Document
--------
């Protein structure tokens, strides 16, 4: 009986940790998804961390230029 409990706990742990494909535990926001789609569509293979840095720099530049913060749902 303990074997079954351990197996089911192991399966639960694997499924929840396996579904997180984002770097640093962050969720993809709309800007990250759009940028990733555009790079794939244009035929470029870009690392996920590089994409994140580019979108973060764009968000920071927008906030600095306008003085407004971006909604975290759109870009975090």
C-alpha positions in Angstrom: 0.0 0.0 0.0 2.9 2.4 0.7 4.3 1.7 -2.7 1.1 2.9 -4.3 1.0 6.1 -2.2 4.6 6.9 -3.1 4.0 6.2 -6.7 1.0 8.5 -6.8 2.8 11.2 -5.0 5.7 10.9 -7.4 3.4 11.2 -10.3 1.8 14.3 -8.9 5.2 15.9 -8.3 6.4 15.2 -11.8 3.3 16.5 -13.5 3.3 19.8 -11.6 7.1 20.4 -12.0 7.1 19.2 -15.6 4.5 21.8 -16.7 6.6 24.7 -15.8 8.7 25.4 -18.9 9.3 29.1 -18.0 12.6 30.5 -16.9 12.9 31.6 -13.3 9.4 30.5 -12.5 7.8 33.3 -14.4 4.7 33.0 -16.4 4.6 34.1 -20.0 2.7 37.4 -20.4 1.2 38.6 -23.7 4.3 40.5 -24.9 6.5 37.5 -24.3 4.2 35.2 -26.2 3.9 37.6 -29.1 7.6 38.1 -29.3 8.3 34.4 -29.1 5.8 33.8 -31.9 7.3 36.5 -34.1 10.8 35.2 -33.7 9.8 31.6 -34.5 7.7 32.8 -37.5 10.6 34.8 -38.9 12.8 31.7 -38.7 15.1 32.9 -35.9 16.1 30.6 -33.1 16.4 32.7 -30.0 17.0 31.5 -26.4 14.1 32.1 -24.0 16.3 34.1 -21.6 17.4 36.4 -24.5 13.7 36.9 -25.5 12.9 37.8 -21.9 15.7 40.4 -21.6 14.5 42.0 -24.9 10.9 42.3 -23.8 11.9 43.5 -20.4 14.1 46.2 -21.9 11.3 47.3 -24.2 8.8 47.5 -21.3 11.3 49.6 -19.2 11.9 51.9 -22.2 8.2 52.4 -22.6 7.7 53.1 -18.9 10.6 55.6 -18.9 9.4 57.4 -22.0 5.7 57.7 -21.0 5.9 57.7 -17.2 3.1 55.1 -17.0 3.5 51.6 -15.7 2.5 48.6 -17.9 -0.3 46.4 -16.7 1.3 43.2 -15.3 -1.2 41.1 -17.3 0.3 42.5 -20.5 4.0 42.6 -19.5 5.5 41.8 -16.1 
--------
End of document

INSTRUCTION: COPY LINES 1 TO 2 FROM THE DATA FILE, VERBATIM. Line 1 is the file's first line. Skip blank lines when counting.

């Protein structure tokens, strides 16, 4: 009986940790998804961390230029 409990706990742990494909535990926001789609569509293979840095720099530049913060749902 303990074997079954351990197996089911192991399966639960694997499924929840396996579904997180984002770097640093962050969720993809709309800007990250759009940028990733555009790079794939244009035929470029870009690392996920590089994409994140580019979108973060764009968000920071927008906030600095306008003085407004971006909604975290759109870009975090």
C-alpha positions in Angstrom: 0.0 0.0 0.0 2.9 2.4 0.7 4.3 1.7 -2.7 1.1 2.9 -4.3 1.0 6.1 -2.2 4.6 6.9 -3.1 4.0 6.2 -6.7 1.0 8.5 -6.8 2.8 11.2 -5.0 5.7 10.9 -7.4 3.4 11.2 -10.3 1.8 14.3 -8.9 5.2 15.9 -8.3 6.4 15.2 -11.8 3.3 16.5 -13.5 3.3 19.8 -11.6 7.1 20.4 -12.0 7.1 19.2 -15.6 4.5 21.8 -16.7 6.6 24.7 -15.8 8.7 25.4 -18.9 9.3 29.1 -18.0 12.6 30.5 -16.9 12.9 31.6 -13.3 9.4 30.5 -12.5 7.8 33.3 -14.4 4.7 33.0 -16.4 4.6 34.1 -20.0 2.7 37.4 -20.4 1.2 38.6 -23.7 4.3 40.5 -24.9 6.5 37.5 -24.3 4.2 35.2 -26.2 3.9 37.6 -29.1 7.6 38.1 -29.3 8.3 34.4 -29.1 5.8 33.8 -31.9 7.3 36.5 -34.1 10.8 35.2 -33.7 9.8 31.6 -34.5 7.7 32.8 -37.5 10.6 34.8 -38.9 12.8 31.7 -38.7 15.1 32.9 -35.9 16.1 30.6 -33.1 16.4 32.7 -30.0 17.0 31.5 -26.4 14.1 32.1 -24.0 16.3 34.1 -21.6 17.4 36.4 -24.5 13.7 36.9 -25.5 12.9 37.8 -21.9 15.7 40.4 -21.6 14.5 42.0 -24.9 10.9 42.3 -23.8 11.9 43.5 -20.4 14.1 46.2 -21.9 11.3 47.3 -24.2 8.8 47.5 -21.3 11.3 49.6 -19.2 11.9 51.9 -22.2 8.2 52.4 -22.6 7.7 53.1 -18.9 10.6 55.6 -18.9 9.4 57.4 -22.0 5.7 57.7 -21.0 5.9 57.7 -17.2 3.1 55.1 -17.0 3.5 51.6 -15.7 2.5 48.6 -17.9 -0.3 46.4 -16.7 1.3 43.2 -15.3 -1.2 41.1 -17.3 0.3 42.5 -20.5 4.0 42.6 -19.5 5.5 41.8 -16.1 